Jewellery has played an important role in world history where, for example, the Spaniards established an empire to acquire the gold and jeweled objects of pre-Columbian Mexico and Peru in the 16th century. In the late 1840's gold was discovered in California, USA, which resulted in a mass migration of 250,000 people into the area.

Source: IAR (Industrial Advisory Reports)

FOR THE FULL REPORT PLEASE CLICK HERE

 

Soap, Detergent & Cosmetic Industry - (Volume II) - May 2005

The production of the best quality soap depends on the employment of good quality fats and oils, which should be least ordorous, purest and whitest. The fats widely used for Tallows and the oils are of coconut castor and palm etc.
Caustic soda and caustic potash are the alkalis mostly employed for making lye for the purpose of saponification. A soap made from caustic soda is generally hard while a soap manufactured from caustic potash is soft.

Source: IAR (Industrial Advisory Reports)

FOR THE FULL REPORT PLEASE CLICK HERE

 

 

Soap, Detergent & Cosmetic Industry - (Volume I) - May 2005

Soap Industry consists of more than 2,000 factories, 150 in organized sector and the rest are cottage industries meeting the needs of consumer in lower economic class, manufacturing one of the most essential item "Soap" used by every person, every home, every day.
Although soap is generally known as a cleaning agent and most of the soap today produced is for cleaning purposes, it finds extensive use in many diversified fields such as processing of textile, paper industry etc. The important characteristics of soap is its ability to act as an emulsifier by removing dirt, penetrating porous materials dispersal of solid particles removal of oil and grease and production of foam when shaken or stirred.

Source: IAR (Industrial Advisory Reports)

FOR THE FULL REPORT PLEASE CLICK HERE

 

 

Pakistan Textile Industry: Vision 2005-2010 - March 2005

The textile industry in Pakistan has tremendous potential to grow, provided its comparative advantages are maintained. Pakistan has gradually emerged as world's largest supplier of yarn, with China as one of the major buyers. The domestic consumption of yarn in weaving, knitting and towels industry is rapidly growing as is evident from 14 percent per annum increase in export of value-added textile for last five years.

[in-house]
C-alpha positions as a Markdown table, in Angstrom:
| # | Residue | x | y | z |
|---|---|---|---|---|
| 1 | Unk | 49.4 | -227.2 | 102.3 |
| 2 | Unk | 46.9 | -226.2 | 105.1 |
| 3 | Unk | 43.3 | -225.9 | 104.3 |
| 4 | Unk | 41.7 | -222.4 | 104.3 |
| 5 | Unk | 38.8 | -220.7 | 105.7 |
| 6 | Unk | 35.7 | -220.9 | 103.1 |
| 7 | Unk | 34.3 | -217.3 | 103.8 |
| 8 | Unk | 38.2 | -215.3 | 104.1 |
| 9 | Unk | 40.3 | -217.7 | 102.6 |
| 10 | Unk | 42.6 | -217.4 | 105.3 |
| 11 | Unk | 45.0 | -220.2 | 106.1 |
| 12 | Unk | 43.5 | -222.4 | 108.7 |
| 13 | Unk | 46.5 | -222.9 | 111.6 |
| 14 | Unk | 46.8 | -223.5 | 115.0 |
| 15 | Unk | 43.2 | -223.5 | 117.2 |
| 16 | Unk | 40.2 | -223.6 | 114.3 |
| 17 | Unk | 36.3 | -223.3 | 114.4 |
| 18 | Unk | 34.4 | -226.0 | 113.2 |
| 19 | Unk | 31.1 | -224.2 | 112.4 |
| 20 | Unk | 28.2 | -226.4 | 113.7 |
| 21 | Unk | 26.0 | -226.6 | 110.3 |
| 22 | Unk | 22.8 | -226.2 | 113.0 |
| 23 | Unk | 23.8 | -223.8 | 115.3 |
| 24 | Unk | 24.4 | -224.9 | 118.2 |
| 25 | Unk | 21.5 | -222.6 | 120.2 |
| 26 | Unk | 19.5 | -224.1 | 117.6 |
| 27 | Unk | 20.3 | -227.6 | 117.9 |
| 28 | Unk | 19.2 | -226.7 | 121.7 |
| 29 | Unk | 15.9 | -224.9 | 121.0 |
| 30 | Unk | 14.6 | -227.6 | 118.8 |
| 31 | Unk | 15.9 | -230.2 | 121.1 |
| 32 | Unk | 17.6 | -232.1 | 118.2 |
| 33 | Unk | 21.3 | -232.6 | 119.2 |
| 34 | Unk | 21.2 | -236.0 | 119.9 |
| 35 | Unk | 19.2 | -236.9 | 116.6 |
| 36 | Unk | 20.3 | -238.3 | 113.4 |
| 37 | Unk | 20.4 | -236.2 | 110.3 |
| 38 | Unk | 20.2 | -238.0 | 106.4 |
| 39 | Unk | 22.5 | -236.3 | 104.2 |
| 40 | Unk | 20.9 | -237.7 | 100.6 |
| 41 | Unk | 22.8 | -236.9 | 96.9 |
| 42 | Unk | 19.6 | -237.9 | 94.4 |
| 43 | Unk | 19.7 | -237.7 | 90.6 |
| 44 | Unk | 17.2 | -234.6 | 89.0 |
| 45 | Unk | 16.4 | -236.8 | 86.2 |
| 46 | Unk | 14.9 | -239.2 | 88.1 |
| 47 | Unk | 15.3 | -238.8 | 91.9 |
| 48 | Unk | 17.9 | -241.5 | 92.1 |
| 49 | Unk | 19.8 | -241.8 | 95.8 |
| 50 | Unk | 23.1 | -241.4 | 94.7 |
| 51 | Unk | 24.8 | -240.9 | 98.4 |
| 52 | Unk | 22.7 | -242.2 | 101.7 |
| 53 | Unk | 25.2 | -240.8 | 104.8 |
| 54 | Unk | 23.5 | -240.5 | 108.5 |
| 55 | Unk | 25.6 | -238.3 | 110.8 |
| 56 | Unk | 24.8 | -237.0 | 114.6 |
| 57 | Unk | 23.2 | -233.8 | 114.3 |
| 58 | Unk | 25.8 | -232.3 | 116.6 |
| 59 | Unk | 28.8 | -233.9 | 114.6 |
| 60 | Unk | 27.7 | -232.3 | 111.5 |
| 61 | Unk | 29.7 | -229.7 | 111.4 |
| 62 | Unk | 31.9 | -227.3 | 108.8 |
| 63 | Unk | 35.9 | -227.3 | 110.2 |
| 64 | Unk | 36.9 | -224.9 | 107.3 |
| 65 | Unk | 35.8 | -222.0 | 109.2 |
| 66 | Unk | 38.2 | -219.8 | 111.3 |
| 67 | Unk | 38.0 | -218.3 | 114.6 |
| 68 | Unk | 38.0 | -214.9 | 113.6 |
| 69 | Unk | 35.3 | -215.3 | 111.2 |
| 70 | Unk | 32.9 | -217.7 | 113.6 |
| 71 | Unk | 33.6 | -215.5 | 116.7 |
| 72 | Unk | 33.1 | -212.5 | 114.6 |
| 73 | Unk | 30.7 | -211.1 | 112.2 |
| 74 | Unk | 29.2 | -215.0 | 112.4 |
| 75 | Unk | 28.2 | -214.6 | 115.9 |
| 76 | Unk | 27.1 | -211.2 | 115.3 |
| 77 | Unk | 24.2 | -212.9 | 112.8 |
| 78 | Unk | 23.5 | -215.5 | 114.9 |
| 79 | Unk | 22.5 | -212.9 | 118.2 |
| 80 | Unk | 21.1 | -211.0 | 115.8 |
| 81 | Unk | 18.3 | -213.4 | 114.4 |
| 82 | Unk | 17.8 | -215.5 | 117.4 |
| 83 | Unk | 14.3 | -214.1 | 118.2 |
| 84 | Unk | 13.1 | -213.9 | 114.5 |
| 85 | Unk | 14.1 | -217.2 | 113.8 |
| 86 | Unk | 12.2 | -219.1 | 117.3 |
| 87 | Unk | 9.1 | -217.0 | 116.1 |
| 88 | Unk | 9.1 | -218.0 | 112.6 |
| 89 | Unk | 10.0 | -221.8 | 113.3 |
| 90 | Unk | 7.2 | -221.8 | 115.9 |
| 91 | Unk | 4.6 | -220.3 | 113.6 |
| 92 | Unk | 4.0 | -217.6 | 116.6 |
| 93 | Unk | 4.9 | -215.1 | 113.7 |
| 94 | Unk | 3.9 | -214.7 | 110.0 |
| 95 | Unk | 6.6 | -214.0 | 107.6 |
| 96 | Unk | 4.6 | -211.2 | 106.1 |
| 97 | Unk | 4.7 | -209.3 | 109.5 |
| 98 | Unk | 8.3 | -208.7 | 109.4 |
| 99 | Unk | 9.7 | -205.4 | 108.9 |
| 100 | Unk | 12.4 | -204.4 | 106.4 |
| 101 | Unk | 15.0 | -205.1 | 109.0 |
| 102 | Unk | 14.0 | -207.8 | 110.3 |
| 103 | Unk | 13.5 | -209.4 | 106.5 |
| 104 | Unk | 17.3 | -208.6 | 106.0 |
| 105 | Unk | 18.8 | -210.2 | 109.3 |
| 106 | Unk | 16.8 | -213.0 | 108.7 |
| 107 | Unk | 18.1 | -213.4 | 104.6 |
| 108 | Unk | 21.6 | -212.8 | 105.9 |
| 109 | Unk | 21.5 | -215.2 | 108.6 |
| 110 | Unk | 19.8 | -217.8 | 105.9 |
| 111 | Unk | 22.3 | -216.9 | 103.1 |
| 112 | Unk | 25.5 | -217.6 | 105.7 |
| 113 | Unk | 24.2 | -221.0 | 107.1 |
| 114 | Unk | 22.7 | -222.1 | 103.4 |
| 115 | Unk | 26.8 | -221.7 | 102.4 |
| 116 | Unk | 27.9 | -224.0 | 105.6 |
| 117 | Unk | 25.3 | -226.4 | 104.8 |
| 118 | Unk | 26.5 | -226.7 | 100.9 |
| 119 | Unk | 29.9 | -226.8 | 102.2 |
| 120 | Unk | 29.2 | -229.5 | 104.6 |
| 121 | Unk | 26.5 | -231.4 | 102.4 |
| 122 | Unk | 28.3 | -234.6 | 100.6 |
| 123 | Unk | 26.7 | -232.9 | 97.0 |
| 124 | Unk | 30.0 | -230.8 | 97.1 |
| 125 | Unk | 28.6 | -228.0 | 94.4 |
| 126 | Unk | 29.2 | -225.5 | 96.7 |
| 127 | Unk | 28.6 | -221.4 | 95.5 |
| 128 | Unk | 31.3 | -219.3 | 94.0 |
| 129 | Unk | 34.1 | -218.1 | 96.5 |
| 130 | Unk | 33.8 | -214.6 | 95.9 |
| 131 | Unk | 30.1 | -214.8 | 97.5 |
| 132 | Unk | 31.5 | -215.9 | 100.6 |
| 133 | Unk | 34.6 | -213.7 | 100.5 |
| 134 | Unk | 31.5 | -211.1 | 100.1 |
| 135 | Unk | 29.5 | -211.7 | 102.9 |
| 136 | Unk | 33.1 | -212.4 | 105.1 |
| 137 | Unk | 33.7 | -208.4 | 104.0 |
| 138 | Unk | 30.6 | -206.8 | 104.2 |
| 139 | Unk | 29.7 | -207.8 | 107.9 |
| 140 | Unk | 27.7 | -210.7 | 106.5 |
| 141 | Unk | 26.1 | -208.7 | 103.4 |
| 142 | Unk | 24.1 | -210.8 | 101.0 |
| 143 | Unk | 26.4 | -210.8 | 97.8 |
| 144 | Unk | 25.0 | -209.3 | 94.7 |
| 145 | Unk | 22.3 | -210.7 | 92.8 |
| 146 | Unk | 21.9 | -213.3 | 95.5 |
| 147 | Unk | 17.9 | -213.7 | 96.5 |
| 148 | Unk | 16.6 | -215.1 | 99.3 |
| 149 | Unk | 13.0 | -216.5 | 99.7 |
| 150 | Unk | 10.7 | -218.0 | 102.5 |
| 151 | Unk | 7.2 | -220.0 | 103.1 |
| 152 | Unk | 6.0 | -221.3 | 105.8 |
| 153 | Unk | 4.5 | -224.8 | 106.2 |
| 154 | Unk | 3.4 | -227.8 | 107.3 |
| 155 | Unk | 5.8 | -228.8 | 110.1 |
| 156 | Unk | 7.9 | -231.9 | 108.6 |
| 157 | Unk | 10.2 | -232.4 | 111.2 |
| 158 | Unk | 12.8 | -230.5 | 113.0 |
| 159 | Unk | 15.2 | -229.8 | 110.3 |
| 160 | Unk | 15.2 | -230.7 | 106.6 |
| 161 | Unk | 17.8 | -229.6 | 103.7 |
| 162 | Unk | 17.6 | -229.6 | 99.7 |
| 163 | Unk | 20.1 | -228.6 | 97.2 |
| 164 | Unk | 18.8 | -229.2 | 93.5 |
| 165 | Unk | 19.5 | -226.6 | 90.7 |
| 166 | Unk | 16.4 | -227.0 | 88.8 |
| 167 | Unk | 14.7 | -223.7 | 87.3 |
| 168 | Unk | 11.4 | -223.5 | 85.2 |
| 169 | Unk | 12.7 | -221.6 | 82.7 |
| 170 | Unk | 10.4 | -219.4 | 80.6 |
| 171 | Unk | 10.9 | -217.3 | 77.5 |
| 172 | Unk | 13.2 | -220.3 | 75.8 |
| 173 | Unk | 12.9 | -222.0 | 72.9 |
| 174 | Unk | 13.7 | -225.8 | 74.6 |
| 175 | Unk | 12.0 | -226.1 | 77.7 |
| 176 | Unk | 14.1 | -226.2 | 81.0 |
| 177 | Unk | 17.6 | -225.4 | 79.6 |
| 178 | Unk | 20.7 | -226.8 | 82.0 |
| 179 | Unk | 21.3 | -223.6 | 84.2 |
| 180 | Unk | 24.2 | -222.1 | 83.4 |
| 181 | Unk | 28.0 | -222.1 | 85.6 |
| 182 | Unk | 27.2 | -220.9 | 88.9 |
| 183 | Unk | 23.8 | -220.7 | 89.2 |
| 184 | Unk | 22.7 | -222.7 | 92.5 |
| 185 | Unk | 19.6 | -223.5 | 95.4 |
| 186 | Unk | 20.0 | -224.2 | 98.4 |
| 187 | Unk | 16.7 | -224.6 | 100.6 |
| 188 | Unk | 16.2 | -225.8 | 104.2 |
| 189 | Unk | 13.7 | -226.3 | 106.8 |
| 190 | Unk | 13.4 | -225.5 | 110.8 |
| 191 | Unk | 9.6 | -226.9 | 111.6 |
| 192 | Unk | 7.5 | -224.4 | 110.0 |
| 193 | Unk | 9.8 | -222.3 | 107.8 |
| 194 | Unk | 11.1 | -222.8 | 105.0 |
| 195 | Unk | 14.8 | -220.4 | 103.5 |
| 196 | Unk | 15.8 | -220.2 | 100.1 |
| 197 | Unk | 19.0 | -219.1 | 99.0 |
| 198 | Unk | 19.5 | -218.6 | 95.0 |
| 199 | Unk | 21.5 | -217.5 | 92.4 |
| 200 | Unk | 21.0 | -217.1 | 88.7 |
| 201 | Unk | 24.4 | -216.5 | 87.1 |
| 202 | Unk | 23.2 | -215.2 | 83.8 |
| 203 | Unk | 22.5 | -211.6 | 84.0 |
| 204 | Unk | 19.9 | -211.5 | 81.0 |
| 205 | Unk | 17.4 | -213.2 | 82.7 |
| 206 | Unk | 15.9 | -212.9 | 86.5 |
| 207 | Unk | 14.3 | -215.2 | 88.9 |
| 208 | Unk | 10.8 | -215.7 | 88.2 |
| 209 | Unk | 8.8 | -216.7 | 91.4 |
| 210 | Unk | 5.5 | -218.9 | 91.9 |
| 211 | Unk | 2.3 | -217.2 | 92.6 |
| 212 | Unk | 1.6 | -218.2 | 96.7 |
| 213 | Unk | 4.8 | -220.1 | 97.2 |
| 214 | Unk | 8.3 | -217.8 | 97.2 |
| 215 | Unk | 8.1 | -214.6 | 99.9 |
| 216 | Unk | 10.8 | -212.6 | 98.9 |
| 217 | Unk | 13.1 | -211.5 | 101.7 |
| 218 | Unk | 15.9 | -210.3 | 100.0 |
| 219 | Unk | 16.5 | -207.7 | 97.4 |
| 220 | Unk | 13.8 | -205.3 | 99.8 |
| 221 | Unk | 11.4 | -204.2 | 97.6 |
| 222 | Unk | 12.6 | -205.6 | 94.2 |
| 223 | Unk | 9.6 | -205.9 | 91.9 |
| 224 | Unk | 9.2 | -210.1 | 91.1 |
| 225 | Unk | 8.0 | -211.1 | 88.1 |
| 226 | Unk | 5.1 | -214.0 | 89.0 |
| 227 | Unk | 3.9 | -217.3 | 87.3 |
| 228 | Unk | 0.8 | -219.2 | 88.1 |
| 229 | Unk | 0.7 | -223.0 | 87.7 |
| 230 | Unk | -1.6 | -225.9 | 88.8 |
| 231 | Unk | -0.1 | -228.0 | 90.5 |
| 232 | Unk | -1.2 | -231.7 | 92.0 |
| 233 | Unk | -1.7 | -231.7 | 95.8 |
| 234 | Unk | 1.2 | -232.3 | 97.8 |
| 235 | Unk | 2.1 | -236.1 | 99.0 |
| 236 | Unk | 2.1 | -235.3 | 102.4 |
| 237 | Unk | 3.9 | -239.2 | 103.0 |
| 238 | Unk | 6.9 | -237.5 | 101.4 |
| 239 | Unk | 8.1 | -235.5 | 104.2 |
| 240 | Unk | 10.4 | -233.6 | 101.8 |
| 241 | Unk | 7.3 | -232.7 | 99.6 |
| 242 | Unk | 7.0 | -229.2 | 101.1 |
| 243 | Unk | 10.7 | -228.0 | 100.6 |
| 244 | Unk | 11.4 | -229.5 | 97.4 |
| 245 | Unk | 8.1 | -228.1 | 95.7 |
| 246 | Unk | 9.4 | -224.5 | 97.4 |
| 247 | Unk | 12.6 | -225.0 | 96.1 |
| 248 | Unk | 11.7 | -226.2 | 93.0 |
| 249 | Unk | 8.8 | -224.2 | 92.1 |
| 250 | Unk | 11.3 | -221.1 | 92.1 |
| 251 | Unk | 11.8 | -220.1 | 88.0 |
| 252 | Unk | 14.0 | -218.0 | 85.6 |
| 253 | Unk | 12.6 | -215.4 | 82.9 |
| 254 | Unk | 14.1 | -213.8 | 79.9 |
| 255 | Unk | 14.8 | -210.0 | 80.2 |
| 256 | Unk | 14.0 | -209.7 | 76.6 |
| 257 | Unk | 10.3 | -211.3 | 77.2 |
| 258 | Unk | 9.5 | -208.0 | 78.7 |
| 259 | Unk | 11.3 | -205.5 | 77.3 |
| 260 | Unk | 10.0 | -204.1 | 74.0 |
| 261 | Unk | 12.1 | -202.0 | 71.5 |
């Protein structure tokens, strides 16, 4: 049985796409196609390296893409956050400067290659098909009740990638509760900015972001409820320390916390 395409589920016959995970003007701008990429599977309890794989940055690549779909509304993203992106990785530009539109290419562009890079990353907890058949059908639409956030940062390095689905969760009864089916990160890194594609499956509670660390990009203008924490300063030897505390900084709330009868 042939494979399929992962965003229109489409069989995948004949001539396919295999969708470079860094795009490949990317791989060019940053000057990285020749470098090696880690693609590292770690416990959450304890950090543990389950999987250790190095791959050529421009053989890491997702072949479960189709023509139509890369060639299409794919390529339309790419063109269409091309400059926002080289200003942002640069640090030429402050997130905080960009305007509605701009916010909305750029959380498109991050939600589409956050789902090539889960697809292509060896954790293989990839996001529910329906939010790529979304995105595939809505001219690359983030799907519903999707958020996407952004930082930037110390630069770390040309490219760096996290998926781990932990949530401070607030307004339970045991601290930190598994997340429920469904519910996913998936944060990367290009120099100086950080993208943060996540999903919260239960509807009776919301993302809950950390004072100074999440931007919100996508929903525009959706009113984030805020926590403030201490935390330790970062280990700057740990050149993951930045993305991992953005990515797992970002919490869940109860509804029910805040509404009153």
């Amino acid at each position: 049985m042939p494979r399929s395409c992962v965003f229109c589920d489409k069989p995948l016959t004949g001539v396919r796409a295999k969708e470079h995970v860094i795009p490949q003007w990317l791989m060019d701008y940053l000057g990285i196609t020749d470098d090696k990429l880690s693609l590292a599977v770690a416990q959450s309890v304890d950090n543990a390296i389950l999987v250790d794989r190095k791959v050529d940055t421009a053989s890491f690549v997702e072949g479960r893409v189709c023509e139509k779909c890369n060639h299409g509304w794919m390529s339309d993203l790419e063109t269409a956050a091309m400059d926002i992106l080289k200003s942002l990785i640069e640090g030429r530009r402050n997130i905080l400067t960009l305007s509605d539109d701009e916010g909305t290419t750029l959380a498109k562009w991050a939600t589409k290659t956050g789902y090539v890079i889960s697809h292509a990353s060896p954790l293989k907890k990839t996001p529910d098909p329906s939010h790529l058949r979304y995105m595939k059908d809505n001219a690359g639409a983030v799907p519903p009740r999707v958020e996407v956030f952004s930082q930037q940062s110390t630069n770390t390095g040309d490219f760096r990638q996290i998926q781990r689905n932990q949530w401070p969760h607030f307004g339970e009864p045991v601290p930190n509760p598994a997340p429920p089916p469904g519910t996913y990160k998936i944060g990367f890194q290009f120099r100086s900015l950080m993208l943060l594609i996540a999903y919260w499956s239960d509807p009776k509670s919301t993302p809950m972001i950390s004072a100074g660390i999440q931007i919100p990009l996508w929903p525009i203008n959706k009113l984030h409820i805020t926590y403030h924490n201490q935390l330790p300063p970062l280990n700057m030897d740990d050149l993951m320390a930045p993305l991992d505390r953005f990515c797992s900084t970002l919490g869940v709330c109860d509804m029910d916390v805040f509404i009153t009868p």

Source: IAR (Industrial Advisory Reports)

FOR THE FULL REPORT PLEASE CLICK HERE

 

WTO effects on textile industry: Marketing challenges in post-quota era - (Volume II) - October 2004

On 31 December 2004, the Agreement on Textiles and Clothing (ATC) will end, and with it the quota system for international trade in textiles and clothing too. As a result, trade in these sectors will undergo a fundamental change. By 2005 the sector will have to be fully integrated into the WTO General Agreement on Tariffs and Trade (GATT), because all quotas will disappear.
Only tariffs would remain as a market entry mechanism. Moreover, WTO members will discuss tariff reductions and ways to reduce tariff peaks, high tariffs and tariff escalations under the Doha Development Agenda. A market currently characterized by artificial comparative advantages and managed trade will ready to act, as market forces become the dominant determinant in the sector. A shift in market fundamentals will considerably affect exports from many developing countries and economies in transition, where national incomes depend to a large extent on exporting garments.

Source: IAR (Industrial Advisory Reports)

FOR THE FULL REPORT PLEASE CLICK HERE

 

 

WTO effects on textile industry: Marketing challenges in post-quota era - (Volume I) - October 2004

China is poised to capture more than 50 percent share of the world market and that another country to largely benefit from the expiry of the Agreement on Textile and Clothing (ATC) is India. Pakistan does not figure in among the top ten countries to have a major share in the vast markets of the EU, the United States and Canada, nor has it been among them before.
The share of textile and clothing sector in total exports of Pakistan is over 65 percent and overall contribution is about 17 percent in Pakistan's GDP, manufacturing sector, out of which 11.8 percent has been contributed by large scale manufacturing, major crops have contributed 8 percent of GDP, market capitalisation of textile and cotton sector is around 85 billion rupees. The manufacturing sector engages 14 percent of national labour force. The growth in exports of textile and its products by 11 percent helped to achieve the export target of $12.27 billion during the fiscal year 2003-04, against $11.16 billion exports during the fiscal year 2002-03.

Source: IAR (Industrial Advisory Reports)

FOR THE FULL REPORT PLEASE CLICK HERE